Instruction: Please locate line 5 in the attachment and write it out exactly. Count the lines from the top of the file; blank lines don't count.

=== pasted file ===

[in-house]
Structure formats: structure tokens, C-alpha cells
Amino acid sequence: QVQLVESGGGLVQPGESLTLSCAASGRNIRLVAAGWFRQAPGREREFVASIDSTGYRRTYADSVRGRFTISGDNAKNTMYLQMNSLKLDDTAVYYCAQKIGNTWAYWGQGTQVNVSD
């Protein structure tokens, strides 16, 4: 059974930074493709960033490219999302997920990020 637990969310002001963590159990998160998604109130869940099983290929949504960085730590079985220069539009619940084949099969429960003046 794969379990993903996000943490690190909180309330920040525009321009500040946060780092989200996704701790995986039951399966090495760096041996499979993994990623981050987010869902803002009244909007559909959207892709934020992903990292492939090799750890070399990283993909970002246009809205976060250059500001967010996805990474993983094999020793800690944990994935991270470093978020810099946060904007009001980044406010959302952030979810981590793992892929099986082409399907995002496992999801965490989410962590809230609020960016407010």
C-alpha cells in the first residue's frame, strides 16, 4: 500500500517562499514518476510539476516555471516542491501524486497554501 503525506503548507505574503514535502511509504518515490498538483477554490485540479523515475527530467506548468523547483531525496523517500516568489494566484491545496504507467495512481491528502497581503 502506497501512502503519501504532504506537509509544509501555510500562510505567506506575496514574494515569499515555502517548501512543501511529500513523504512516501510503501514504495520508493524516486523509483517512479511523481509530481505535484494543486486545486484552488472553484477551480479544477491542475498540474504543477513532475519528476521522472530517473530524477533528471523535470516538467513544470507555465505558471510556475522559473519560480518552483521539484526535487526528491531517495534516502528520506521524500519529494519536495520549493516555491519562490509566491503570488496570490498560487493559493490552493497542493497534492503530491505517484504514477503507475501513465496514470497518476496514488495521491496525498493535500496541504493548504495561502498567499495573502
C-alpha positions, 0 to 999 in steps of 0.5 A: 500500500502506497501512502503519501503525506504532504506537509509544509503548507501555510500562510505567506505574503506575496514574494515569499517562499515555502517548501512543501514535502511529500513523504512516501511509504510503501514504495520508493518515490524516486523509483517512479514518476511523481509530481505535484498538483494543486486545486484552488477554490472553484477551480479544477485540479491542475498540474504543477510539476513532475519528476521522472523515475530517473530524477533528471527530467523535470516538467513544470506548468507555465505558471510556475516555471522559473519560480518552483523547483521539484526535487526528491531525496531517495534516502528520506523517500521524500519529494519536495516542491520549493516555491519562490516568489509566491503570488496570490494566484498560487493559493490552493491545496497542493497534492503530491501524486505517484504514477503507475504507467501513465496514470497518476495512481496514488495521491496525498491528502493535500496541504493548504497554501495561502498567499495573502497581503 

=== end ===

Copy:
C-alpha cells in the first residue's frame, strides 16, 4: 500500500517562499514518476510539476516555471516542491501524486497554501 503525506503548507505574503514535502511509504518515490498538483477554490485540479523515475527530467506548468523547483531525496523517500516568489494566484491545496504507467495512481491528502497581503 502506497501512502503519501504532504506537509509544509501555510500562510505567506506575496514574494515569499515555502517548501512543501511529500513523504512516501510503501514504495520508493524516486523509483517512479511523481509530481505535484494543486486545486484552488472553484477551480479544477491542475498540474504543477513532475519528476521522472530517473530524477533528471523535470516538467513544470507555465505558471510556475522559473519560480518552483521539484526535487526528491531517495534516502528520506521524500519529494519536495520549493516555491519562490509566491503570488496570490498560487493559493490552493497542493497534492503530491505517484504514477503507475501513465496514470497518476496514488495521491496525498493535500496541504493548504495561502498567499495573502